Mr. Kane: Objection. I don’t know why we object if Miss Hillyard doesn’t want to obey the rules of evidence.
The Court: Sustained.
Miss Hillyard: You may not put yourself in the place of the witnesses. You may, however, draw from your own common sense.
Drawing on your common experience, I think you can recall as many people can recall that this has happened to them many, many times.
When you were being, asked questions before you served on the Jury, they said that every person in the United States who is accused of a crime is presumed innocent. It’s really common knowledge. There are times when a man has served in the Penitentiary and turns out that that man has not been guilty. It’s been in the papers. We have all seen that.
Mr. Cisco [Assistant State’s Attorney]: Object.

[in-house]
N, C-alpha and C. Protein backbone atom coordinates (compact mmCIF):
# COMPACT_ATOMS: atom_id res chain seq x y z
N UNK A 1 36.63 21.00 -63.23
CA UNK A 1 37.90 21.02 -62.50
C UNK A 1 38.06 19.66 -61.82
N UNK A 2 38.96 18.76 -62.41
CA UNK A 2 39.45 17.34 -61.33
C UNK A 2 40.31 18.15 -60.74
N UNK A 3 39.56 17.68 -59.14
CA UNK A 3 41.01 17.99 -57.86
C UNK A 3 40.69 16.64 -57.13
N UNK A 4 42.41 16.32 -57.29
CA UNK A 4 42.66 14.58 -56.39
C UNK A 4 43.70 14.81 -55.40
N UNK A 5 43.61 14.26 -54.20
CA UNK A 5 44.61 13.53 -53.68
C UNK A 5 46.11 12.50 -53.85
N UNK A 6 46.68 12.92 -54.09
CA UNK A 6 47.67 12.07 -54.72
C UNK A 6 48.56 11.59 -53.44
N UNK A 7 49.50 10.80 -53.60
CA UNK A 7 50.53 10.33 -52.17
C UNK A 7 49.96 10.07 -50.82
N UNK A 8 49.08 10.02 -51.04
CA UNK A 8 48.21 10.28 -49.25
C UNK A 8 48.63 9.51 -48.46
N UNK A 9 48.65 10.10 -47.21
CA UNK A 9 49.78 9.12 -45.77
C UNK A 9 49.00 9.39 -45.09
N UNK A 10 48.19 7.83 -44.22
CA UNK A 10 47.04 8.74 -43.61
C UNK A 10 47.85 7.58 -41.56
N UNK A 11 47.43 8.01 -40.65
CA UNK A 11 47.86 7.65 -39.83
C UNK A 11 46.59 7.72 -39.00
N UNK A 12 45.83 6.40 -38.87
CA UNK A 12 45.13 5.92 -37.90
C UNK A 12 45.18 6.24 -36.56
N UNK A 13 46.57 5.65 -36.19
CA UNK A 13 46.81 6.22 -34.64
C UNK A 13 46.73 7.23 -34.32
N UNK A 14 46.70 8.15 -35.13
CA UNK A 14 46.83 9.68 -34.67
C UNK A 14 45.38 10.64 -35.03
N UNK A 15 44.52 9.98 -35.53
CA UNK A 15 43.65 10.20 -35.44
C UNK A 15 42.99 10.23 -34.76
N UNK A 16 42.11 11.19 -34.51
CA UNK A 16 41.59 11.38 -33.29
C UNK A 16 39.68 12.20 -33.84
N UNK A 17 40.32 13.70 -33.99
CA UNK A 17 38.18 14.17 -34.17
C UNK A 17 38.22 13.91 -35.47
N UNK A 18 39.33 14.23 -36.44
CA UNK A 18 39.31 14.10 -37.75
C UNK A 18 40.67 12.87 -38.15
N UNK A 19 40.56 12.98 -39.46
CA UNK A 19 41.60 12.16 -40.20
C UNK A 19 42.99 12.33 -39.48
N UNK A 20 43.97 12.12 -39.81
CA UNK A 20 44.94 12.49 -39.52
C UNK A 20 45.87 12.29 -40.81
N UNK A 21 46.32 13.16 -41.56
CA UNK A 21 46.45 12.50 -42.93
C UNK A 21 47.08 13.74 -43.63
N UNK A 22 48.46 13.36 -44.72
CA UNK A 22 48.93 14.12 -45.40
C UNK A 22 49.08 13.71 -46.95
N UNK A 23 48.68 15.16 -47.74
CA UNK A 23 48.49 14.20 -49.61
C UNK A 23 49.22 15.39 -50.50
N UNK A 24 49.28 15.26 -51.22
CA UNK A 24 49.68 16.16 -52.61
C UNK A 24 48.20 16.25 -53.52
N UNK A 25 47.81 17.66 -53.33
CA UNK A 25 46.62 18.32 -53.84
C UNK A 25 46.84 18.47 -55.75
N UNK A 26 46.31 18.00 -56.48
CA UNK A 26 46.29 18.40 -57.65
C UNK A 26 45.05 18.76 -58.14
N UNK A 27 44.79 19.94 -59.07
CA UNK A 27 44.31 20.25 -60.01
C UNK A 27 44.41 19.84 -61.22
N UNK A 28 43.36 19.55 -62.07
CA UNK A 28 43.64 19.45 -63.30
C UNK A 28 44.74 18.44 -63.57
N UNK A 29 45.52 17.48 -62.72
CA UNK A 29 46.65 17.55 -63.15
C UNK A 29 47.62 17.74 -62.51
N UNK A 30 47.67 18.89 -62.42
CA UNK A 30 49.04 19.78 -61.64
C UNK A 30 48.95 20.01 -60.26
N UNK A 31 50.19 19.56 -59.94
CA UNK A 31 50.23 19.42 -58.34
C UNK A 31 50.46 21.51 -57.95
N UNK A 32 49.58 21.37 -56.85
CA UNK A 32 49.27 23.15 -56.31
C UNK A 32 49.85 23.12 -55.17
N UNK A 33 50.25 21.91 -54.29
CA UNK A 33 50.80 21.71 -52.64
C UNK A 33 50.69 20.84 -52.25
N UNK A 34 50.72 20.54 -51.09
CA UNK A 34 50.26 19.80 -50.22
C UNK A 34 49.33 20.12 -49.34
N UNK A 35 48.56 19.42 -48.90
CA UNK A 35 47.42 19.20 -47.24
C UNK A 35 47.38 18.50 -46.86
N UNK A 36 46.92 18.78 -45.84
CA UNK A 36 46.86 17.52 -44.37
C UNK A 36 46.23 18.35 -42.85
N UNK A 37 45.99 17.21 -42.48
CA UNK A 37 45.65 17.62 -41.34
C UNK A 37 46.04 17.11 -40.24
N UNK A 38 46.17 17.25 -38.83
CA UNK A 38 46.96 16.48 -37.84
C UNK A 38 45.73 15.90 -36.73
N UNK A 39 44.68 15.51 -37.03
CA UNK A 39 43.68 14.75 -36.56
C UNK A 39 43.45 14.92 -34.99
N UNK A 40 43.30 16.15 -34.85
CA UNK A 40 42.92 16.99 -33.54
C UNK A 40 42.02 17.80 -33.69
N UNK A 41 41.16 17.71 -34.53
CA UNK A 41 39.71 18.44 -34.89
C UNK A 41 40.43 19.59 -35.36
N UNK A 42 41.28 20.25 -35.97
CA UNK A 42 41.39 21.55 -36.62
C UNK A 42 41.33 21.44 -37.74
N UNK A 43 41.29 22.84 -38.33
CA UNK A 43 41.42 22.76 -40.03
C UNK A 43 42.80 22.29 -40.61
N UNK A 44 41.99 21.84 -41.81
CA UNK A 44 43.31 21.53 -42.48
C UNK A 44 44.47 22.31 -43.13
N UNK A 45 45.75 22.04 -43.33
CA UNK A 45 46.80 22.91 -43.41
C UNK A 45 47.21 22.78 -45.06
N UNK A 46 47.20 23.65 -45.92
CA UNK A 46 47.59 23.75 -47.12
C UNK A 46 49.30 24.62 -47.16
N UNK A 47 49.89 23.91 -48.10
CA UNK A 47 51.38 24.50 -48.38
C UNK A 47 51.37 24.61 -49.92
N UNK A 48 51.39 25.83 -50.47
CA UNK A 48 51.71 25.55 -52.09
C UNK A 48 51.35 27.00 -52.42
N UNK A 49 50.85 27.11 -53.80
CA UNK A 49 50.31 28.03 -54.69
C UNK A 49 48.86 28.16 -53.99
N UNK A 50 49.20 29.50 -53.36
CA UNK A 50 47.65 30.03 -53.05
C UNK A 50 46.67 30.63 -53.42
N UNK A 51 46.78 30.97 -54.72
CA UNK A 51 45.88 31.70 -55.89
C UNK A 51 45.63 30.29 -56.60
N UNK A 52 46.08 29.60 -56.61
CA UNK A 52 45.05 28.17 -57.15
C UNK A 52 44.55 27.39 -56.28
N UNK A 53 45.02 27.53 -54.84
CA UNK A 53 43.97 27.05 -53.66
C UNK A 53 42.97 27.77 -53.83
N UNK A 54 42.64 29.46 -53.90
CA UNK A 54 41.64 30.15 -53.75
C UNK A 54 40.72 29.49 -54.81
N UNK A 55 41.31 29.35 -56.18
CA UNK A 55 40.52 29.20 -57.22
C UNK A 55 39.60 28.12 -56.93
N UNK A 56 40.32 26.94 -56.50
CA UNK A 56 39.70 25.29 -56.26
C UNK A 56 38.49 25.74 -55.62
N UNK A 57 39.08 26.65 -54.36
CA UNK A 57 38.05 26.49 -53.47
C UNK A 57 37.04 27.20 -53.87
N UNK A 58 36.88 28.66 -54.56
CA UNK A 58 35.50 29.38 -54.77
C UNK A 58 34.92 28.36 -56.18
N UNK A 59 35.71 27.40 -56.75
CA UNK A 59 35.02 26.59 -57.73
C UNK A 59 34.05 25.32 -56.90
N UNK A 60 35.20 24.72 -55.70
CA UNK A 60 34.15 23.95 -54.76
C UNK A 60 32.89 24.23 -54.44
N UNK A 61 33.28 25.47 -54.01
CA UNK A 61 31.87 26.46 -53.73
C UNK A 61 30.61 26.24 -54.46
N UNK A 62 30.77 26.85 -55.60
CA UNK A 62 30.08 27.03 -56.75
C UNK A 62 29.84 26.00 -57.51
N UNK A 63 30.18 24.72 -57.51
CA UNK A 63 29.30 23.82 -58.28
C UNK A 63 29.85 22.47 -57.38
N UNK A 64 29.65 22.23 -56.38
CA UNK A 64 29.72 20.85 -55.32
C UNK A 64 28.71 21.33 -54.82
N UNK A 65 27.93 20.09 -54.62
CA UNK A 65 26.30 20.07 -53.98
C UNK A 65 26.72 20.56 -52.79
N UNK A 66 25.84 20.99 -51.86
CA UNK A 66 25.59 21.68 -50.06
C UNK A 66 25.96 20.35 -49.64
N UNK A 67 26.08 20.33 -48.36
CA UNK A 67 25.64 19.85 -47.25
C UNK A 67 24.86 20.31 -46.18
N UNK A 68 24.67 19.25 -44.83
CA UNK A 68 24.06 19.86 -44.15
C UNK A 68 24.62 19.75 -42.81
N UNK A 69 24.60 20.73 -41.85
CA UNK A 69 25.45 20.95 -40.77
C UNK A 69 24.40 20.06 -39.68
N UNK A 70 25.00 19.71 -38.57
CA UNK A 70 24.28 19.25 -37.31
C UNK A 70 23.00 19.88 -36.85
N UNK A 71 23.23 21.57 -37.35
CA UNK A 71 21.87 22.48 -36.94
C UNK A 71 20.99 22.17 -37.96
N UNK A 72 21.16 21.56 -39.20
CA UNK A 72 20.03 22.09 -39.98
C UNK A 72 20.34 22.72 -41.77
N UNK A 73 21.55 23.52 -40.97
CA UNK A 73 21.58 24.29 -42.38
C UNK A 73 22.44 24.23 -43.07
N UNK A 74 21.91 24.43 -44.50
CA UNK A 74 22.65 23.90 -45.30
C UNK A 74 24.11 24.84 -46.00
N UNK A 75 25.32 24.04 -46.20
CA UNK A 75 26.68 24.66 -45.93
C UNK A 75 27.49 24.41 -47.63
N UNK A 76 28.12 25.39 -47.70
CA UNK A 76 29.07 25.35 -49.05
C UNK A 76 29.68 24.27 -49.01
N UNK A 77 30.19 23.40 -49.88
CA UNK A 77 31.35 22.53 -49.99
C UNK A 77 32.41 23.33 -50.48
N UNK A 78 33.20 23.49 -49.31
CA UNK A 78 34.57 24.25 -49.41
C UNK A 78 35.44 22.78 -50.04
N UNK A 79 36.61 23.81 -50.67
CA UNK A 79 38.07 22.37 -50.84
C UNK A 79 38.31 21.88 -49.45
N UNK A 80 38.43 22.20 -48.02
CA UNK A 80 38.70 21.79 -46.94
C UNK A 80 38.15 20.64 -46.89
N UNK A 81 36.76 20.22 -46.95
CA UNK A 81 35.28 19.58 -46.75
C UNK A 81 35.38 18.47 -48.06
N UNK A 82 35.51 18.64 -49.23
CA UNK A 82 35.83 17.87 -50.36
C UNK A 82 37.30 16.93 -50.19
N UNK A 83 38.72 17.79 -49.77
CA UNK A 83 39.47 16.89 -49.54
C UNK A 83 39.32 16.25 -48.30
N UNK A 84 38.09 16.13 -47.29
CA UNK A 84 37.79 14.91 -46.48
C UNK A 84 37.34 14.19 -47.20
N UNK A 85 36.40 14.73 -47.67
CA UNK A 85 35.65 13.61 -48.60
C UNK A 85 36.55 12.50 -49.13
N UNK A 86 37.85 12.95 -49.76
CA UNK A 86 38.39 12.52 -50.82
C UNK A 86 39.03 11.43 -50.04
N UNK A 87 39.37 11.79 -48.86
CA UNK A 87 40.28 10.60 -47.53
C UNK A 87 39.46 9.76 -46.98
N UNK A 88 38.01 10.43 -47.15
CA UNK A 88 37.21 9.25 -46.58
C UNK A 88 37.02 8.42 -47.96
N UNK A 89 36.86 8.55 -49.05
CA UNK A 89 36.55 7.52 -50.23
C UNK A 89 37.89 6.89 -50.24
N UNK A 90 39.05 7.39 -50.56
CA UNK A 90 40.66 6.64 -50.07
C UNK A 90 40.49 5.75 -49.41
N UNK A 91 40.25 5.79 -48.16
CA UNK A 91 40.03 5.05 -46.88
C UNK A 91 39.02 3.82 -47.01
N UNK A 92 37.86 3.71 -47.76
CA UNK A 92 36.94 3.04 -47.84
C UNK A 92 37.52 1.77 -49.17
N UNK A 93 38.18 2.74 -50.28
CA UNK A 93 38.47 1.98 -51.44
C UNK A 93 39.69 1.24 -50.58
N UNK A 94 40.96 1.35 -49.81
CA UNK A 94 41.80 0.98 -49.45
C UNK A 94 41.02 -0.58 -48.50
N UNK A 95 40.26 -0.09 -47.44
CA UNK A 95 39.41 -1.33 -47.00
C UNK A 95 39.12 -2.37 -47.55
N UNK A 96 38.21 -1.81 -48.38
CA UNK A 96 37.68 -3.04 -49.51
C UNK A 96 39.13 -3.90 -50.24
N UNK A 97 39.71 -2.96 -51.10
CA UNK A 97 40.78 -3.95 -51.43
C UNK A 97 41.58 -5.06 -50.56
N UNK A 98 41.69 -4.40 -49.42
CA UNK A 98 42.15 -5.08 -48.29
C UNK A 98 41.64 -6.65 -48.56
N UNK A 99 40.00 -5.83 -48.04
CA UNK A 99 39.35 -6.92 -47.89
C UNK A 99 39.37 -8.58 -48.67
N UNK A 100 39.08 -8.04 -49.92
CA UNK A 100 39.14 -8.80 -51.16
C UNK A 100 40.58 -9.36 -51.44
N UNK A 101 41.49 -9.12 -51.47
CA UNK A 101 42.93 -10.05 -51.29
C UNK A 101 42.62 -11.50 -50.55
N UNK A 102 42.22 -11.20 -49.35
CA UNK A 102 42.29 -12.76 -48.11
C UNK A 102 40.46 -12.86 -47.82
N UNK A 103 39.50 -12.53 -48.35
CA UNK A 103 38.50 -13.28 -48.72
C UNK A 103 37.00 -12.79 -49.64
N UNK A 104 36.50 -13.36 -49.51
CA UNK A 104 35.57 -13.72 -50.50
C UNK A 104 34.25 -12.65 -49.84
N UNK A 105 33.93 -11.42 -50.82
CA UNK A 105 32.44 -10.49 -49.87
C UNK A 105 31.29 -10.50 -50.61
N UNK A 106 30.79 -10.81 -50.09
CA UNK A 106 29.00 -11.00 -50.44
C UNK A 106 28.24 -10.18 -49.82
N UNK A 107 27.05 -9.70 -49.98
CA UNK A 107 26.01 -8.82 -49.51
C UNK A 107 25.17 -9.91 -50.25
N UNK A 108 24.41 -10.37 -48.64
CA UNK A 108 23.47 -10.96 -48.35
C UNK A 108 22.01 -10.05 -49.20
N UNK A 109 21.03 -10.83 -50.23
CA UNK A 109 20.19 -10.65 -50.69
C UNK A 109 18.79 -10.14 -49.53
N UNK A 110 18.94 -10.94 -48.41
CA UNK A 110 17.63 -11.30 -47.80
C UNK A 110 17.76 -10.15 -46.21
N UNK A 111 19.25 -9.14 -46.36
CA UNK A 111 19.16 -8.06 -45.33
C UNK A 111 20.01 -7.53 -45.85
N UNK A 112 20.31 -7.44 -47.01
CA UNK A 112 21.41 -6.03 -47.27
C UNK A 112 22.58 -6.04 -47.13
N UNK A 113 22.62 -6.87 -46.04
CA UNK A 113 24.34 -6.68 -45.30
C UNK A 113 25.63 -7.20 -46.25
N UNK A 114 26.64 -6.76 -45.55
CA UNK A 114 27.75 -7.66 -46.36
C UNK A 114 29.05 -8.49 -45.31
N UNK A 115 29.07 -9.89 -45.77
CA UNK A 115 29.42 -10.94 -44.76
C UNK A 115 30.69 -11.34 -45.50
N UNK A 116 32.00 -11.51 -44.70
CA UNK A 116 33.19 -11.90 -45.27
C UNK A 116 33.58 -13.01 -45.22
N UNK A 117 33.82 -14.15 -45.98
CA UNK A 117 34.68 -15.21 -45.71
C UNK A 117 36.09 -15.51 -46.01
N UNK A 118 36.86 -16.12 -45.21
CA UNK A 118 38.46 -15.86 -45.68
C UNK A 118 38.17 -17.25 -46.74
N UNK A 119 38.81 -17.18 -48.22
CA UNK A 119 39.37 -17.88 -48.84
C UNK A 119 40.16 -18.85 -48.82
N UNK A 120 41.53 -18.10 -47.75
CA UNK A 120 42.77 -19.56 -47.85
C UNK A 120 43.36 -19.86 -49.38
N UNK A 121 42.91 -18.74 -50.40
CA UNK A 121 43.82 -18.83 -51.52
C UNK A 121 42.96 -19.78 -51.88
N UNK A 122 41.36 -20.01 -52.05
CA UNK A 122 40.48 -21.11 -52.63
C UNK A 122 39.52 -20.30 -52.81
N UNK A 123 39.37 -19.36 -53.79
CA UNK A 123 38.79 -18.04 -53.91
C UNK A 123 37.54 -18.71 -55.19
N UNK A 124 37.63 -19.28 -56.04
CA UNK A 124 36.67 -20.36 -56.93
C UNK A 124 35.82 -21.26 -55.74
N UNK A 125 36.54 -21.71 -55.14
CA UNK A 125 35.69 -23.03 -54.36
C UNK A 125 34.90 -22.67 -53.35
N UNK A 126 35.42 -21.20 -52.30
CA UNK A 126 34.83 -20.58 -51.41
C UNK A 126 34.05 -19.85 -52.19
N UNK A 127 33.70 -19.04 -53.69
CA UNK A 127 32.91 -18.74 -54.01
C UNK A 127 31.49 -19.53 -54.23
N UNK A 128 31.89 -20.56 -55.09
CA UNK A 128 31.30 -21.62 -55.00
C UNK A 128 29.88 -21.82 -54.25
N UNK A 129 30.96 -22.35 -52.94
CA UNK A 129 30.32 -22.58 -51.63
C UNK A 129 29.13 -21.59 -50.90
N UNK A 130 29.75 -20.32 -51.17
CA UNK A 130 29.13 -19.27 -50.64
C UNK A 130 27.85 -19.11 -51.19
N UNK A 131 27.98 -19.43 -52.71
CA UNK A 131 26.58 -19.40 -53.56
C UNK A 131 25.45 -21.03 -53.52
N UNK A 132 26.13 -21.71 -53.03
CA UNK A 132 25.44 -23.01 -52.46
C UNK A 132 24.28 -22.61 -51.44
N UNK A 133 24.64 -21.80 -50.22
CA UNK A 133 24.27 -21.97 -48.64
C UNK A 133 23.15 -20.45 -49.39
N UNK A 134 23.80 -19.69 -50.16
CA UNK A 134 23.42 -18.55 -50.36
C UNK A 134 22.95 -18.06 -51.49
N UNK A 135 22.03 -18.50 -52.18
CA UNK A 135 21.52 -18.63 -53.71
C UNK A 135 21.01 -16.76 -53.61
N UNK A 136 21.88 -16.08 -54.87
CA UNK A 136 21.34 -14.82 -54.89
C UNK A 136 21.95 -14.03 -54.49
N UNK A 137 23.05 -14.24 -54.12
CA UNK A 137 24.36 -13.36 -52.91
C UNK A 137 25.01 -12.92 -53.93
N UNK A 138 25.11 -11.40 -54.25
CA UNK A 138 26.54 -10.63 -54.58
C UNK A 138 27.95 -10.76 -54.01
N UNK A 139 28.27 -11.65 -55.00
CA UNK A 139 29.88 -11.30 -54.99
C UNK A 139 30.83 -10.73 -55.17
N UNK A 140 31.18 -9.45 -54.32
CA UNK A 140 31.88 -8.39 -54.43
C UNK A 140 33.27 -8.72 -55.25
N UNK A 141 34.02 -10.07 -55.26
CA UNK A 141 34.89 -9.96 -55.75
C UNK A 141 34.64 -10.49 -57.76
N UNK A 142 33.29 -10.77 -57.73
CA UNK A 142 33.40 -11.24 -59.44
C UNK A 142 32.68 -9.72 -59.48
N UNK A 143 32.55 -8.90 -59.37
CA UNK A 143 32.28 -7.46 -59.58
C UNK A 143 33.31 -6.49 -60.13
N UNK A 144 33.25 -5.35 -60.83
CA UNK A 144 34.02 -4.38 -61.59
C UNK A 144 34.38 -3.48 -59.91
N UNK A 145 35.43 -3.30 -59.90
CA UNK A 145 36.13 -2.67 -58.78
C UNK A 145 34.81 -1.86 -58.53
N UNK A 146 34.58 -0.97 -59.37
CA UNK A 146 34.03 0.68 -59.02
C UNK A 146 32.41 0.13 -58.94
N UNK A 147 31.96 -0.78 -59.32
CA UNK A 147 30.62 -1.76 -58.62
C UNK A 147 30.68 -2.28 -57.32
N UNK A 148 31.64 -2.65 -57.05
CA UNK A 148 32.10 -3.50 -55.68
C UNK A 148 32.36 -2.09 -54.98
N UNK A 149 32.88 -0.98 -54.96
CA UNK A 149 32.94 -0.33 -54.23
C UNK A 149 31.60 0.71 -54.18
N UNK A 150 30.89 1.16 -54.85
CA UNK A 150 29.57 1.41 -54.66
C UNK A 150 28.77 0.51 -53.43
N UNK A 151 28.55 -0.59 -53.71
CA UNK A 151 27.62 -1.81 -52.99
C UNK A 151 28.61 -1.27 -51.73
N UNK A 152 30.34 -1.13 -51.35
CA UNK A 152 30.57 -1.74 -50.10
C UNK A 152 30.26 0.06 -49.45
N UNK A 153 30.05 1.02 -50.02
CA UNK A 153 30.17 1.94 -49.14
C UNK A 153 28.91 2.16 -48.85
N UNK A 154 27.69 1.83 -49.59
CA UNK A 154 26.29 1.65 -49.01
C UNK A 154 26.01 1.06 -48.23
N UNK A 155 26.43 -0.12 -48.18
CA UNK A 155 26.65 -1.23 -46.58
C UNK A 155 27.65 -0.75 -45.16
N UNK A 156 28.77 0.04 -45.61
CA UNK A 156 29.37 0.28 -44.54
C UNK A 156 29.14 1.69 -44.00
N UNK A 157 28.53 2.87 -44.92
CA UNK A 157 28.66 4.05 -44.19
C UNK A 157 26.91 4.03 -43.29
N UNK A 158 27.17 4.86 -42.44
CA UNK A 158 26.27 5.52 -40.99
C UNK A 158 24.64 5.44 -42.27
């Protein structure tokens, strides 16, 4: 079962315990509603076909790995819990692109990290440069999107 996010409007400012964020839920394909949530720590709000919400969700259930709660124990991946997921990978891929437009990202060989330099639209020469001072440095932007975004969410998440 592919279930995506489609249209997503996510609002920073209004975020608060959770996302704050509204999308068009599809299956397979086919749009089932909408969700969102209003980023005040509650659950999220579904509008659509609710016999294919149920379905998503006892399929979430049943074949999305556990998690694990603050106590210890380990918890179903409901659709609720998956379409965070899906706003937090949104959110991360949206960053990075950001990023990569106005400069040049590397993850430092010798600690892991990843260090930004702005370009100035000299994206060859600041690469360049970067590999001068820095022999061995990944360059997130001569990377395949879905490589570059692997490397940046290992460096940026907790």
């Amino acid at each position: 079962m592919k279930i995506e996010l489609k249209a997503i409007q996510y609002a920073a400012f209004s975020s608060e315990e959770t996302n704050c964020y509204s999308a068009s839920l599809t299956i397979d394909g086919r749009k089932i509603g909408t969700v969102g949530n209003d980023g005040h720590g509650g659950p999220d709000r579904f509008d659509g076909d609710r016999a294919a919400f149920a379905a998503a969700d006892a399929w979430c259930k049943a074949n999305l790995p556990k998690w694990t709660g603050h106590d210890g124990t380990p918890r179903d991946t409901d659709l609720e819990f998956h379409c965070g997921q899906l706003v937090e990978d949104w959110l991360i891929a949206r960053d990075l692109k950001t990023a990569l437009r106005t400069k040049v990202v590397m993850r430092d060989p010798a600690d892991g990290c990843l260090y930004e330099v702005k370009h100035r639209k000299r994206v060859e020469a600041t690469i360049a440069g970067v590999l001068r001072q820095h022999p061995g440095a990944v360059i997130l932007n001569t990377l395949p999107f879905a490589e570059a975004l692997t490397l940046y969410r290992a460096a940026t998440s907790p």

The Court: Sustained.
Mr. Kane: Ask the Jury be instructed to disregard it.
The Court: The Jury will be instructed to disregard.
*631Miss Hillyard: Your Honor, it’s true.
Mr. Kane: Ask Miss Hillyard’s comment be stricken and the Jury instructed to disregard.
The Court: So ordered.
Miss Hillyard: Now, Mr. Hughes said the man never forgets the dog that bites him. * * * Can it be that a person doesn’t forget being bitten, but might make a very serious mistake as to who did the biting?”
In rebuttal, the State argued:
“She [Miss Hillyard] talks about the identification of the Hugheses. You remember her cross examination of Willie Hughes? Remember her cross examination of Rosetta Showers Hughes? They went into the description, what did the other men besides Price in a line-up wear? Now, I’ll ask you all to look at me. Do not look at your fellow Jurors.
What is the person sitting immediately behind you wearing? What is the structure of the chin to the person immediately to your left? Does the person to your right have sideburns, if that person is a male? You can’t answer those questions, can you?